Agriculture
Cleaning Up Fish Farms
Microbes at the Gas Pump
Watching out for vultures
Amphibians
Salamanders
Salamanders and Newts
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Moss Echoes of Hunting
A Fallout Feast for Crabs
Pothole Repair, Insect-style
Behavior
Internet Generation
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Newly named fish crawls and hops
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Chemistry and Materials
Cooking Up Superhard Diamonds
Fog Buster
Putting the Squeeze on Toothpaste
Computers
A Classroom of the Mind
The hungry blob at the edge of the universe
Batteries built by Viruses
Dinosaurs and Fossils
An Ancient Feathered Biplane
Dino Bite Leaves a Tooth
Dinosaurs Grow Up
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Results of GSAT are in schools this week
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2014 GSAT Results for Jamaican Kids
Earth
Vitamin D-licious Mushrooms
Hot Summers, Wild Fires
Earth Rocks On
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Fishing for Fun Takes Toll
Saving Wetlands
The Birds are Falling
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Words of the Distant Past
Meet your mysterious relative
Big Woman of the Distant Past
Fish
Sharks
Skates and Rays
Swordfish
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The Color of Health
The Essence of Celery
Turning to Sweets, Fats to Calm the Brain
GSAT English Rules
Order of Adjectives
Finding Subjects and Verbs
Who vs. That vs. Which
GSAT Exam Preparation Jamaica
Mastering The GSAT Exam
Ministry of Education Announces 82 GSAT Scholarships for 2010
2014 GSAT Results for Jamaican Kids
GSAT Exams Jamaica Scholarships
2014 GSAT Results for Jamaican Kids
GSAT Practice Papers | GSAT Mathematics | Maths
42,000 students will sit for the GSAT Exam in two weeks
GSAT Mathematics
A Sweet Advance in Candy Packing
Detecting True Art
Math and our number sense: PassGSAT.com
Human Body
A Better Flu Shot
Hear, Hear
Smiles Turn Away Colds
Invertebrates
Ticks
Crustaceans
Tarantula
Mammals
Pitbulls
Narwhals
Dolphins
Parents
What Not to Say to Emerging Readers
The Surprising Meaning and Benefits of Nursery Rhymes
Choosing a Preschool: What to Consider
Physics
Hold on to your stars, ladies and gentlemen
Thinner Air, Less Splatter
Gaining a Swift Lift
Plants
Springing forward
Fungus Hunt
Underwater Jungles
Reptiles
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Cobras
Snakes
Space and Astronomy
Evidence of a Wet Mars
Baby Star
Tossing Out a Black Hole Life Preserver
Technology and Engineering
Musclebots Take Some Steps
Young Scientists Take Flight
A Clean Getaway
The Parts of Speech
Adjectives and Adverbs
What is a Preposition?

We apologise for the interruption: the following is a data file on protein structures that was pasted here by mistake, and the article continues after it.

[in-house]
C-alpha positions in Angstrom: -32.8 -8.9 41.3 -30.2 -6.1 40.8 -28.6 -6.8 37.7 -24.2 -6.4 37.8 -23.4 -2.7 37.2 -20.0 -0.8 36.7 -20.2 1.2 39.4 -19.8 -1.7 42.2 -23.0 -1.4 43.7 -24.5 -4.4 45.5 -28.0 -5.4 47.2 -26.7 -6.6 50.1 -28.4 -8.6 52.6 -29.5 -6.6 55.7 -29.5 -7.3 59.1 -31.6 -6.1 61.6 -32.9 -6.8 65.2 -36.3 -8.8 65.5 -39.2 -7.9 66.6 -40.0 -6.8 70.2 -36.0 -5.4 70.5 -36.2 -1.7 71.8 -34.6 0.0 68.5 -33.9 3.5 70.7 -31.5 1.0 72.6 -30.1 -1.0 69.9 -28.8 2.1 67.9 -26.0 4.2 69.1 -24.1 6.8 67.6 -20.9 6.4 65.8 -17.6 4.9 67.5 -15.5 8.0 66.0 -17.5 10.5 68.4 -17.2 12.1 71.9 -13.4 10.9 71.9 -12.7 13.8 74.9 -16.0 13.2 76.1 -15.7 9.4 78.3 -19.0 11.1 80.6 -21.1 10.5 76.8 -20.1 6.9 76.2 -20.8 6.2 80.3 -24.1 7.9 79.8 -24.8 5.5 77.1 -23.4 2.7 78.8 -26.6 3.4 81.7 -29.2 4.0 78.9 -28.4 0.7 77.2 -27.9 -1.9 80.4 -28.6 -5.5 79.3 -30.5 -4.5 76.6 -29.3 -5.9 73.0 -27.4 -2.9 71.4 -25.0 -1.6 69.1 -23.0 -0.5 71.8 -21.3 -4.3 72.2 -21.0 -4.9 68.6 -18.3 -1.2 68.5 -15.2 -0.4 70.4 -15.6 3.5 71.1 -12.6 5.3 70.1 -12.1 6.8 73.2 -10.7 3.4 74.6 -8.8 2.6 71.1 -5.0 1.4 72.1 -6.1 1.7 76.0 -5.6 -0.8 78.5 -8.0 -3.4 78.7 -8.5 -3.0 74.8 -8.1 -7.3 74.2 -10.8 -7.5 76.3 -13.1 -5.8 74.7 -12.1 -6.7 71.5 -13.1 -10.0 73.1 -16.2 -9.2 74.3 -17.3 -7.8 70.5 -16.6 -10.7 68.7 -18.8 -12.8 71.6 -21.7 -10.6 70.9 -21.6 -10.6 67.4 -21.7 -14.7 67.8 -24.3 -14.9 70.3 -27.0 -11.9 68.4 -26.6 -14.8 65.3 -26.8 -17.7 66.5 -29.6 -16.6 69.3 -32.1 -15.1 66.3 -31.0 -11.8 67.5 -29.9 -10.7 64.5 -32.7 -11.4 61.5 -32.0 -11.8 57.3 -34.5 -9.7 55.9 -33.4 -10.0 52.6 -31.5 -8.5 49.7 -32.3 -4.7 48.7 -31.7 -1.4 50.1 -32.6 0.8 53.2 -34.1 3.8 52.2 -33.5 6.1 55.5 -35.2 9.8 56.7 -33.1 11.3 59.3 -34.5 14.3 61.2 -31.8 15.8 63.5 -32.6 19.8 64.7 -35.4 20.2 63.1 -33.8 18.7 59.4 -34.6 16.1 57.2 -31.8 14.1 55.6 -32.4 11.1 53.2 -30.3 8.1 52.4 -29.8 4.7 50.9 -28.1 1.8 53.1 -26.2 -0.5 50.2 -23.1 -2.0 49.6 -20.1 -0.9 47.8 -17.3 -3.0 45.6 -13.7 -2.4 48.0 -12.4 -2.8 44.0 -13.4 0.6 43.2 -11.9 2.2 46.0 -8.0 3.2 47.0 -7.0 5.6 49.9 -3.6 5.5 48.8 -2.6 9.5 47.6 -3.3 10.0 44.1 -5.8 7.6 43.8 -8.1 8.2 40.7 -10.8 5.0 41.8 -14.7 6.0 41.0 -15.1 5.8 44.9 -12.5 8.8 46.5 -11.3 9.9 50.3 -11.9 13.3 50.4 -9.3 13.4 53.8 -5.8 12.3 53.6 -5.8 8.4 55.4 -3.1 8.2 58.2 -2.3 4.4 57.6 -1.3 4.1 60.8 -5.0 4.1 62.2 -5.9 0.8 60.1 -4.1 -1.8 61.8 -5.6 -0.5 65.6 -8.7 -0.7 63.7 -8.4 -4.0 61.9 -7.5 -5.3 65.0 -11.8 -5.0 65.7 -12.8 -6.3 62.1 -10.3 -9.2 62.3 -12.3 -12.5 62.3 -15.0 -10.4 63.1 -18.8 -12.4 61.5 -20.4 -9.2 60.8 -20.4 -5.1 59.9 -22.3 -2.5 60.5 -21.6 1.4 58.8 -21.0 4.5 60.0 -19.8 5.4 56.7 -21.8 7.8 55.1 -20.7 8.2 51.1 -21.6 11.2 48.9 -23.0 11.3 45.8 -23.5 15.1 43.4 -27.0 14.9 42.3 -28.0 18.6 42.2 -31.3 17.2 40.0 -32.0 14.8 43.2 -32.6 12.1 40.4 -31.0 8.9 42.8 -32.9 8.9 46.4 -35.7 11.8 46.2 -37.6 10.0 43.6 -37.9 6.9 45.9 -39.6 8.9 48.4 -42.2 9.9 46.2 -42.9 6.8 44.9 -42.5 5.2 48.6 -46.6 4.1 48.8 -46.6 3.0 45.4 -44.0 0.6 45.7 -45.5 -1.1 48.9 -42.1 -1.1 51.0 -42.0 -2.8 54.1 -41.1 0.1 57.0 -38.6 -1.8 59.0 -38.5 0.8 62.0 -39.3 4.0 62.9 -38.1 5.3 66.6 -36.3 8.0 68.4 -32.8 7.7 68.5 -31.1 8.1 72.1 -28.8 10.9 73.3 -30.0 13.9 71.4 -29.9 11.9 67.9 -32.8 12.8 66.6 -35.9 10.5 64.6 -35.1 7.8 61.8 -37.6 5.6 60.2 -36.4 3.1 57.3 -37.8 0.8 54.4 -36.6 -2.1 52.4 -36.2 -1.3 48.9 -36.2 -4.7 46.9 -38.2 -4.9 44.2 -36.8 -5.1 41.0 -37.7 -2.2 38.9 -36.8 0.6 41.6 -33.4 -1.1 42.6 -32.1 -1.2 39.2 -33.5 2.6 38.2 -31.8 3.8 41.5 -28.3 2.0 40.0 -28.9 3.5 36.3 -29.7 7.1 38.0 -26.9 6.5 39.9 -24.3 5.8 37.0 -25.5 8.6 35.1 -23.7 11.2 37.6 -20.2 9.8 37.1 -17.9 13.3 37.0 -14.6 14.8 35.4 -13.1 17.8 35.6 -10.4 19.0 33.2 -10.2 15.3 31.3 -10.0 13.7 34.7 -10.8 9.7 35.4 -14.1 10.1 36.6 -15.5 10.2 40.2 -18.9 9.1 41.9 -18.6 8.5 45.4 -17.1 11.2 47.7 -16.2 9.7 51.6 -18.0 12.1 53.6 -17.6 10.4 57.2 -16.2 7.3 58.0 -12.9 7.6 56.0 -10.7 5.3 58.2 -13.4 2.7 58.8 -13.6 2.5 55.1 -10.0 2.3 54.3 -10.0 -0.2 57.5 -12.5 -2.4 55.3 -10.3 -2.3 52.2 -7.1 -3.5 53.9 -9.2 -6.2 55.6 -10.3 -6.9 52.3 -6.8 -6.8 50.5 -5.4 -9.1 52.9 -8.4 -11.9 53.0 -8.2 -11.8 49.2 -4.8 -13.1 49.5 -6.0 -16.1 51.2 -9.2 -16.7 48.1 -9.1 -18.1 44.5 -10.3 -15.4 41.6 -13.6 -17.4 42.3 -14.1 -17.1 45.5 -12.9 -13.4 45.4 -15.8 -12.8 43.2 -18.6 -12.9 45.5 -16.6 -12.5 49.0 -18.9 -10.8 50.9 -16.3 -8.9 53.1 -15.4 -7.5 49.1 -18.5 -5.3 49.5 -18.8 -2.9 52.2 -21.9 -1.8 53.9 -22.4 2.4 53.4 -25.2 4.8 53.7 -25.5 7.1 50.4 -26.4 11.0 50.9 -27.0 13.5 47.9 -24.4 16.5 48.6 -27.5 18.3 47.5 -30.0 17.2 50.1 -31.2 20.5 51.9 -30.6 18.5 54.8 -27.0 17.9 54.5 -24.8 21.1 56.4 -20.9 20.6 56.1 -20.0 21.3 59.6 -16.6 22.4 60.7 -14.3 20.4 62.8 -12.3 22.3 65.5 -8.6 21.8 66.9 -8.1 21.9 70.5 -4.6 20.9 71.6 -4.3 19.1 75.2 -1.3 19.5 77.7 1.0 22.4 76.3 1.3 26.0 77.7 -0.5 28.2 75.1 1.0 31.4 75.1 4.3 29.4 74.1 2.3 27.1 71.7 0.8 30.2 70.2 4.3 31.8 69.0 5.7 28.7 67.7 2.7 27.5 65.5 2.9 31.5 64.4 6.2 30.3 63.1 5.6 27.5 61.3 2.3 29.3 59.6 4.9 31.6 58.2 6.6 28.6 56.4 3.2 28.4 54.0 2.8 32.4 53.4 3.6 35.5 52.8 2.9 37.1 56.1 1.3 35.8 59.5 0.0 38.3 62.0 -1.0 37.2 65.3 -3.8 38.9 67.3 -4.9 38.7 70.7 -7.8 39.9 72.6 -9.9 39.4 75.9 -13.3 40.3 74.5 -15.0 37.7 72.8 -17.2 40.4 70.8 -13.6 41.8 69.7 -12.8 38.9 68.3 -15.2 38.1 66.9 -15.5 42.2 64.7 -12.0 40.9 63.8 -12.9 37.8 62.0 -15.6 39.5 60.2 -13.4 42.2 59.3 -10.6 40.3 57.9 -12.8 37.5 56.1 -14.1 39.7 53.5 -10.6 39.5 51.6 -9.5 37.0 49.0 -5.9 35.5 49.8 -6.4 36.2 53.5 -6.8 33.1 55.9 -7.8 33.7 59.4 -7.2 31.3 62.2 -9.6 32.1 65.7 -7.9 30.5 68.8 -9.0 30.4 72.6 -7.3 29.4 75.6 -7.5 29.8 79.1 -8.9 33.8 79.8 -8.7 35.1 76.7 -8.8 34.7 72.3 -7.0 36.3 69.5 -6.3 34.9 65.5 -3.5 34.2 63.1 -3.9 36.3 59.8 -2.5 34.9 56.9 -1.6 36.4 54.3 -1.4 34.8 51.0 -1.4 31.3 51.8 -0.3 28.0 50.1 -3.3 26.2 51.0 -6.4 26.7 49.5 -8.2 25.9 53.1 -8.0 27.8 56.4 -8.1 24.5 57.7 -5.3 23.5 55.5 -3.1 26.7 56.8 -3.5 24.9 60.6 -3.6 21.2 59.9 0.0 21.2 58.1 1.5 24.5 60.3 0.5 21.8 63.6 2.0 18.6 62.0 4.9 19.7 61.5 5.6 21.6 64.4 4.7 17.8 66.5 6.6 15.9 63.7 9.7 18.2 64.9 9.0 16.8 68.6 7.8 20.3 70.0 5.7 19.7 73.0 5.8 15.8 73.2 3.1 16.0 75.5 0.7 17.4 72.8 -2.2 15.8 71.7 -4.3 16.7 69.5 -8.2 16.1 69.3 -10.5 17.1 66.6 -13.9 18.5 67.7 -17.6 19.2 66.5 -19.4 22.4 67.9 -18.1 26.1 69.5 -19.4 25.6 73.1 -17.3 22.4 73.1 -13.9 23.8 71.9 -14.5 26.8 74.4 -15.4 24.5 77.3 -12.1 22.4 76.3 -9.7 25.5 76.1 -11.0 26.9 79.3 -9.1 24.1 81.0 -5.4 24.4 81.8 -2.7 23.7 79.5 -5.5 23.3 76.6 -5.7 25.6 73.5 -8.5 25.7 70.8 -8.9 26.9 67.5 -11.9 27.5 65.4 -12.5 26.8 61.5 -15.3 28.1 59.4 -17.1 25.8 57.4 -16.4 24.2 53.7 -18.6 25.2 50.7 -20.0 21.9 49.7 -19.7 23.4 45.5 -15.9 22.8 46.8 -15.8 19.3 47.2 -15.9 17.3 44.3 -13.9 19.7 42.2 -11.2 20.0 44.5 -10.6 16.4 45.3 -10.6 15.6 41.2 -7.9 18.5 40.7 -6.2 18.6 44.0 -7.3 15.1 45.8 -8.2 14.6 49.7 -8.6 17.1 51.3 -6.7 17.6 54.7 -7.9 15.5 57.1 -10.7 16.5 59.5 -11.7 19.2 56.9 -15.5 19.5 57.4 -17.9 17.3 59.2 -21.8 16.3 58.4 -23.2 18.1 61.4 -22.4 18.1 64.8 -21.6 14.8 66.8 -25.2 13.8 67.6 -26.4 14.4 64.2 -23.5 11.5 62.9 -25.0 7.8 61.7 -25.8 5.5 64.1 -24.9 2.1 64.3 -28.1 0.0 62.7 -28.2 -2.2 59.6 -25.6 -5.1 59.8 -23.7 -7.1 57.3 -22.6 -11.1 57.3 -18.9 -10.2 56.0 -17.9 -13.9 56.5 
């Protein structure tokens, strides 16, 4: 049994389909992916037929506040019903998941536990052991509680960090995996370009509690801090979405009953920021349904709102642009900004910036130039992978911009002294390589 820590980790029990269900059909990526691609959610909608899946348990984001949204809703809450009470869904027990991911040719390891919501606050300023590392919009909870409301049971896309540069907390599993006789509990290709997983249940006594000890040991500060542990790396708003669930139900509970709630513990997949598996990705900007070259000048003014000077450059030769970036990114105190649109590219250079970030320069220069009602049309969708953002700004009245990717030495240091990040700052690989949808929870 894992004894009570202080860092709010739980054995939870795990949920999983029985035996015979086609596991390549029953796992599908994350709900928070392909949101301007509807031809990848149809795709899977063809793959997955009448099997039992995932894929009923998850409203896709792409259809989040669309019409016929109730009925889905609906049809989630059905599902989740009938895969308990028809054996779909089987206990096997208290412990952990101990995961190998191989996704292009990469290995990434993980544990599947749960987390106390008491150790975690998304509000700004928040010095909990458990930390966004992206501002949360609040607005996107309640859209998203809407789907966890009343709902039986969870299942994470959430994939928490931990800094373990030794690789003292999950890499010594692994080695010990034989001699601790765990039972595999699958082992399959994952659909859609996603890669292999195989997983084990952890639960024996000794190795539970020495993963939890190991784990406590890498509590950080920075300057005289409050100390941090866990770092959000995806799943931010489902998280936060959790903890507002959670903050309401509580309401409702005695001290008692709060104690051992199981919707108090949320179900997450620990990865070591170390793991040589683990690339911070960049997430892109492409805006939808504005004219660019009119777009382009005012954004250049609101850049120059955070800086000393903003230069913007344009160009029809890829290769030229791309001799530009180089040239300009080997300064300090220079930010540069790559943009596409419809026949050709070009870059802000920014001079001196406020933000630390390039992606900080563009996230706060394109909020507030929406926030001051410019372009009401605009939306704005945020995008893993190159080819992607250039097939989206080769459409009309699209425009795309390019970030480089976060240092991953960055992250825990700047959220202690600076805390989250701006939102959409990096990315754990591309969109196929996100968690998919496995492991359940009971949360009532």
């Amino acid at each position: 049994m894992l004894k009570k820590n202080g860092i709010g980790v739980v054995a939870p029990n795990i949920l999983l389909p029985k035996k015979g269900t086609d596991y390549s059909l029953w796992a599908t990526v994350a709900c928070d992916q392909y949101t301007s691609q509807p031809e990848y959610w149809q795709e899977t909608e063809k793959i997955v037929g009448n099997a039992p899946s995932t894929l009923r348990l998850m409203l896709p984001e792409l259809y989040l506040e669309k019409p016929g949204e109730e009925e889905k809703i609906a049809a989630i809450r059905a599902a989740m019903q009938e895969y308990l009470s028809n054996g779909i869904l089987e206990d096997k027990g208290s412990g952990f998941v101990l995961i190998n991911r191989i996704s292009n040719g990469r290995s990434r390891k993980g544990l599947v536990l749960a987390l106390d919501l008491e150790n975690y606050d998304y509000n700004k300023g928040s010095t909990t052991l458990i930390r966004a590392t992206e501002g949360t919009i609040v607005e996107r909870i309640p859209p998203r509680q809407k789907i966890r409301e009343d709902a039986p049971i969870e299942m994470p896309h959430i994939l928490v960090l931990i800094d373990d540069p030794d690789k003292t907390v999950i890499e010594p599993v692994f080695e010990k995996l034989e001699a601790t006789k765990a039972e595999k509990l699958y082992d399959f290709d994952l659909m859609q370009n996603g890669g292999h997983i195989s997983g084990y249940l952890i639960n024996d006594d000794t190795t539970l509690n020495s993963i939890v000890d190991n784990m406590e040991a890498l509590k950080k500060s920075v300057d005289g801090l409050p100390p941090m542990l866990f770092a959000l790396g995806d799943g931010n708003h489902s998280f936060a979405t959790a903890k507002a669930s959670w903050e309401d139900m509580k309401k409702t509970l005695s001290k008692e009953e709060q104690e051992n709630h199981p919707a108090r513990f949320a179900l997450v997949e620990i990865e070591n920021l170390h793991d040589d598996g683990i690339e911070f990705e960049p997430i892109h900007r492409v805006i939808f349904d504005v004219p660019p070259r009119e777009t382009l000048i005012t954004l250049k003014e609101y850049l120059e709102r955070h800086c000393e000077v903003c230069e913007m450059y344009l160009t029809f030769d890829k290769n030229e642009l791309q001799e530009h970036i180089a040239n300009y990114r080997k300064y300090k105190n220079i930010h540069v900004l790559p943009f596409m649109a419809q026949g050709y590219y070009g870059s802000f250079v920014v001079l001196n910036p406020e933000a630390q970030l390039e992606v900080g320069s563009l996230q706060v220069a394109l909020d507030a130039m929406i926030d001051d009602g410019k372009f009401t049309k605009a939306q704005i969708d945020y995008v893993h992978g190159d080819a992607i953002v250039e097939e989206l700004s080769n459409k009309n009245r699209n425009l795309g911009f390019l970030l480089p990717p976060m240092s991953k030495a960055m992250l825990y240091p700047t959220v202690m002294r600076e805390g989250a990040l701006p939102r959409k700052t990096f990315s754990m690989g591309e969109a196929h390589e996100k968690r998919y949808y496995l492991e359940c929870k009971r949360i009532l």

Countable and Uncountable Nouns
Transportation
Seen on the Science Fair Scene
Middle school science adventures
Are Propellers Fin-ished?
Weather
Antarctica warms, which threatens penguins
Catching Some Rays
Recipe for a Hurricane
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Return of the Lost Limbs

When people lose legs after accidents or illnesses, emergency care and artificial limbs often allow them to walk again. But salamanders and newts in the same situation don't need doctors or artificial body parts. They can grow limbs back on their own. Scientists have known for a long time that certain animals can regenerate limbs, but they haven't quite figured out how these creatures do it. Researchers from University College London have now come up with some new insights. Their work may lead to breakthroughs that could eventually enable people, too, to regrow lost limbs. The researchers started with two simple observations: When you cut off a newt's leg at the ankle, only the foot grows back. If you cut off a leg at the base, the whole leg grows back. In both cases, the regrowth begins with stem cells . Stem cells are unspecialized cells that can develop into nearly any type of cell in the body. But how do a newt's stem cells know when to regrow only a foot and when to regrow an entire leg? This question relates to another mystery: In newts, a severed leg will grow back only if the bundle of nerves in it also grows back. But if something prevents the nerve bundle from growing, the stem cells at the site of the wound won't multiply to produce a new leg. In its study, the British team zeroed in on a protein called nAG. When the team prevented nerves in a limb from growing, but added the nAG protein to stem cells in the limb, the limb still regrew. The scientists suspect that nerves in the stub of a limb signal the release of the nAG protein. That protein seems to guide limb regrowth. People and other mammals have proteins that are similar to nAG. Further research into these compounds may some day help human limbs and organs heal themselves.—Emily Sohn

Return of the Lost Limbs
Return of the Lost Limbs








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